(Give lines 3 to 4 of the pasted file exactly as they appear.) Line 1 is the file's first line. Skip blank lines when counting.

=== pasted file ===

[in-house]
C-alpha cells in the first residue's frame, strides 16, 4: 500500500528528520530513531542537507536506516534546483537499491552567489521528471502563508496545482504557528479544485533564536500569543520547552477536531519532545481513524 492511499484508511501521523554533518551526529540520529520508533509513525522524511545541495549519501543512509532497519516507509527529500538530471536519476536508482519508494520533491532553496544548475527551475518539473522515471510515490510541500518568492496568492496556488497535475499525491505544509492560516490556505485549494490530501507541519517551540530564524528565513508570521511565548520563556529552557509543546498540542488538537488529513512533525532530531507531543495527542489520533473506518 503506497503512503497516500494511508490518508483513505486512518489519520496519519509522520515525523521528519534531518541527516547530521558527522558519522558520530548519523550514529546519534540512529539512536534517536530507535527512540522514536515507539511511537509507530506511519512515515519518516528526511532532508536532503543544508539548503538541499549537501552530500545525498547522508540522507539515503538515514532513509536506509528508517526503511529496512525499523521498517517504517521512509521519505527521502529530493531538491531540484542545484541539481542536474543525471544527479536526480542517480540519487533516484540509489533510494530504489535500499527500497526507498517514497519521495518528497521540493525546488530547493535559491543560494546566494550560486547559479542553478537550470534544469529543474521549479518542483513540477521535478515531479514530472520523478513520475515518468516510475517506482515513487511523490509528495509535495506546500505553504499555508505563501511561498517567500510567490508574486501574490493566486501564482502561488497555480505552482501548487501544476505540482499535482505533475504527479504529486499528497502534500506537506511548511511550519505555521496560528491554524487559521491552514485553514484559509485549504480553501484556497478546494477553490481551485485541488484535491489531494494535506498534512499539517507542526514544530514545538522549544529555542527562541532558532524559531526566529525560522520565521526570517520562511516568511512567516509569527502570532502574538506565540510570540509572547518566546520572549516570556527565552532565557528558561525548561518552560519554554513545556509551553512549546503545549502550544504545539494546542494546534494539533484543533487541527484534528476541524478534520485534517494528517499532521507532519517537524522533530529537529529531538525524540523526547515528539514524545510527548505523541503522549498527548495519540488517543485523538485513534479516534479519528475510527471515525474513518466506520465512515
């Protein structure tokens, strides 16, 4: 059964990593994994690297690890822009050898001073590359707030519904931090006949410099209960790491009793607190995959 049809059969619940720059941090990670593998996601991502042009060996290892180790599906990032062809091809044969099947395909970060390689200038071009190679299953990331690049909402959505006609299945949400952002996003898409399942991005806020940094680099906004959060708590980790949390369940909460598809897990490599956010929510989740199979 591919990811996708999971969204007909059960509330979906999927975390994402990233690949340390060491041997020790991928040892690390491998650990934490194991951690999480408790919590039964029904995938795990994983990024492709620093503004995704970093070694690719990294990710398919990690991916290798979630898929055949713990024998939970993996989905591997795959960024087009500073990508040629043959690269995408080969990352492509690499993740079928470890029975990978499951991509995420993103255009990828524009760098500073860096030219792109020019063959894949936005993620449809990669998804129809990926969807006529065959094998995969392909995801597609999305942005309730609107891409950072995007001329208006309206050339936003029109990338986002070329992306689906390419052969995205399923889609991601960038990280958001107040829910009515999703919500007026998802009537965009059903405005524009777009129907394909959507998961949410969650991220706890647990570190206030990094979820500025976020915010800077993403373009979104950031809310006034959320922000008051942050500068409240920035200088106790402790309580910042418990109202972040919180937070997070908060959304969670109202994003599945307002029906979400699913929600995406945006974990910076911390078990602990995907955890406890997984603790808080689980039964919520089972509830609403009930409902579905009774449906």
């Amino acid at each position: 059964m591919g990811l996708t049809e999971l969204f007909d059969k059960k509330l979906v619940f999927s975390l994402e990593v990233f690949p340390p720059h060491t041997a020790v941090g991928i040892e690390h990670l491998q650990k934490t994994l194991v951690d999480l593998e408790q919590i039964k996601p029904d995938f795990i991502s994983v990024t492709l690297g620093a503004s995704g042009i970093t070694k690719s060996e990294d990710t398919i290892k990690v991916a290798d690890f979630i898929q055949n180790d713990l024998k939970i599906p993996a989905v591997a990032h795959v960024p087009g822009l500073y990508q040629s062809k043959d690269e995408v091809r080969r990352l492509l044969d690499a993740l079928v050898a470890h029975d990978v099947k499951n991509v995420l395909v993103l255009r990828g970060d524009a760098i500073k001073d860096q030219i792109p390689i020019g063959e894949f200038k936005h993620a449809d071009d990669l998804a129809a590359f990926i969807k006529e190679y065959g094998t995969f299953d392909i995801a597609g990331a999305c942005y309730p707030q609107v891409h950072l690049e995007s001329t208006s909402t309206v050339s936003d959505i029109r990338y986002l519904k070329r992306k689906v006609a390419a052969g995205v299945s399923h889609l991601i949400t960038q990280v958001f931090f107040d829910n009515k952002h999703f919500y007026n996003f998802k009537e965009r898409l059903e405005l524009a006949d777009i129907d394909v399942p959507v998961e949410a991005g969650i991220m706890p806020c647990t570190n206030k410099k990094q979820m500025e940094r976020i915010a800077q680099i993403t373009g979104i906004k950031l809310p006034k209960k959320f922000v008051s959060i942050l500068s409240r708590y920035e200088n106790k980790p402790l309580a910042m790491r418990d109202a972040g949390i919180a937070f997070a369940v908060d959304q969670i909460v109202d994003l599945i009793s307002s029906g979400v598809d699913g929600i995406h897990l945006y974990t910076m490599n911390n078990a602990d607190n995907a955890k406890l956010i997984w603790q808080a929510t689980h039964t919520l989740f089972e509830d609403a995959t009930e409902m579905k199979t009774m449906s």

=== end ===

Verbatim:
């Protein structure tokens, strides 16, 4: 059964990593994994690297690890822009050898001073590359707030519904931090006949410099209960790491009793607190995959 049809059969619940720059941090990670593998996601991502042009060996290892180790599906990032062809091809044969099947395909970060390689200038071009190679299953990331690049909402959505006609299945949400952002996003898409399942991005806020940094680099906004959060708590980790949390369940909460598809897990490599956010929510989740199979 591919990811996708999971969204007909059960509330979906999927975390994402990233690949340390060491041997020790991928040892690390491998650990934490194991951690999480408790919590039964029904995938795990994983990024492709620093503004995704970093070694690719990294990710398919990690991916290798979630898929055949713990024998939970993996989905591997795959960024087009500073990508040629043959690269995408080969990352492509690499993740079928470890029975990978499951991509995420993103255009990828524009760098500073860096030219792109020019063959894949936005993620449809990669998804129809990926969807006529065959094998995969392909995801597609999305942005309730609107891409950072995007001329208006309206050339936003029109990338986002070329992306689906390419052969995205399923889609991601960038990280958001107040829910009515999703919500007026998802009537965009059903405005524009777009129907394909959507998961949410969650991220706890647990570190206030990094979820500025976020915010800077993403373009979104950031809310006034959320922000008051942050500068409240920035200088106790402790309580910042418990109202972040919180937070997070908060959304969670109202994003599945307002029906979400699913929600995406945006974990910076911390078990602990995907955890406890997984603790808080689980039964919520089972509830609403009930409902579905009774449906």
């Amino acid at each position: 059964m591919g990811l996708t049809e999971l969204f007909d059969k059960k509330l979906v619940f999927s975390l994402e990593v990233f690949p340390p720059h060491t041997a020790v941090g991928i040892e690390h990670l491998q650990k934490t994994l194991v951690d999480l593998e408790q919590i039964k996601p029904d995938f795990i991502s994983v990024t492709l690297g620093a503004s995704g042009i970093t070694k690719s060996e990294d990710t398919i290892k990690v991916a290798d690890f979630i898929q055949n180790d713990l024998k939970i599906p993996a989905v591997a990032h795959v960024p087009g822009l500073y990508q040629s062809k043959d690269e995408v091809r080969r990352l492509l044969d690499a993740l079928v050898a470890h029975d990978v099947k499951n991509v995420l395909v993103l255009r990828g970060d524009a760098i500073k001073d860096q030219i792109p390689i020019g063959e894949f200038k936005h993620a449809d071009d990669l998804a129809a590359f990926i969807k006529e190679y065959g094998t995969f299953d392909i995801a597609g990331a999305c942005y309730p707030q609107v891409h950072l690049e995007s001329t208006s909402t309206v050339s936003d959505i029109r990338y986002l519904k070329r992306k689906v006609a390419a052969g995205v299945s399923h889609l991601i949400t960038q990280v958001f931090f107040d829910n009515k952002h999703f919500y007026n996003f998802k009537e965009r898409l059903e405005l524009a006949d777009i129907d394909v399942p959507v998961e949410a991005g969650i991220m706890p806020c647990t570190n206030k410099k990094q979820m500025e940094r976020i915010a800077q680099i993403t373009g979104i906004k950031l809310p006034k209960k959320f922000v008051s959060i942050l500068s409240r708590y920035e200088n106790k980790p402790l309580a910042m790491r418990d109202a972040g949390i919180a937070f997070a369940v908060d959304q969670i909460v109202d994003l599945i009793s307002s029906g979400v598809d699913g929600i995406h897990l945006y974990t910076m490599n911390n078990a602990d607190n995907a955890k406890l956010i997984w603790q808080a929510t689980h039964t919520l989740f089972e509830d609403a995959t009930e409902m579905k199979t009774m449906s």